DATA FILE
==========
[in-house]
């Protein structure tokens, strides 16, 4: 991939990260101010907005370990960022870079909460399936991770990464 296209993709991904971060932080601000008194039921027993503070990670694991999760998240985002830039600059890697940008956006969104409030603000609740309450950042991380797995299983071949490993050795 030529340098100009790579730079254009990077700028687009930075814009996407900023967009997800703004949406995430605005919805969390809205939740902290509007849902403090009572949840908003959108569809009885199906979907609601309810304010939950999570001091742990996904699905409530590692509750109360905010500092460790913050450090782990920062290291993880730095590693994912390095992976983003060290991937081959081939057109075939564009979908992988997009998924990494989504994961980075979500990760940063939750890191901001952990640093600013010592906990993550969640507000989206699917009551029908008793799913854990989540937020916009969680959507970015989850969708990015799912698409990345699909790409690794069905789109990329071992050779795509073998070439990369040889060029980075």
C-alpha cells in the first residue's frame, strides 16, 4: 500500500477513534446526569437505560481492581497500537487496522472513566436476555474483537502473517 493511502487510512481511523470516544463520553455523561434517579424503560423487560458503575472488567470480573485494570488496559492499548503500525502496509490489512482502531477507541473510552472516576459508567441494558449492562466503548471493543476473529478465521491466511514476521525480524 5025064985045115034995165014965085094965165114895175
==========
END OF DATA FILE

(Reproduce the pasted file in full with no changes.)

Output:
[in-house]
């Protein structure tokens, strides 16, 4: 991939990260101010907005370990960022870079909460399936991770990464 296209993709991904971060932080601000008194039921027993503070990670694991999760998240985002830039600059890697940008956006969104409030603000609740309450950042991380797995299983071949490993050795 030529340098100009790579730079254009990077700028687009930075814009996407900023967009997800703004949406995430605005919805969390809205939740902290509007849902403090009572949840908003959108569809009885199906979907609601309810304010939950999570001091742990996904699905409530590692509750109360905010500092460790913050450090782990920062290291993880730095590693994912390095992976983003060290991937081959081939057109075939564009979908992988997009998924990494989504994961980075979500990760940063939750890191901001952990640093600013010592906990993550969640507000989206699917009551029908008793799913854990989540937020916009969680959507970015989850969708990015799912698409990345699909790409690794069905789109990329071992050779795509073998070439990369040889060029980075």
C-alpha cells in the first residue's frame, strides 16, 4: 500500500477513534446526569437505560481492581497500537487496522472513566436476555474483537502473517 493511502487510512481511523470516544463520553455523561434517579424503560423487560458503575472488567470480573485494570488496559492499548503500525502496509490489512482502531477507541473510552472516576459508567441494558449492562466503548471493543476473529478465521491466511514476521525480524 5025064985045115034995165014965085094965165114895175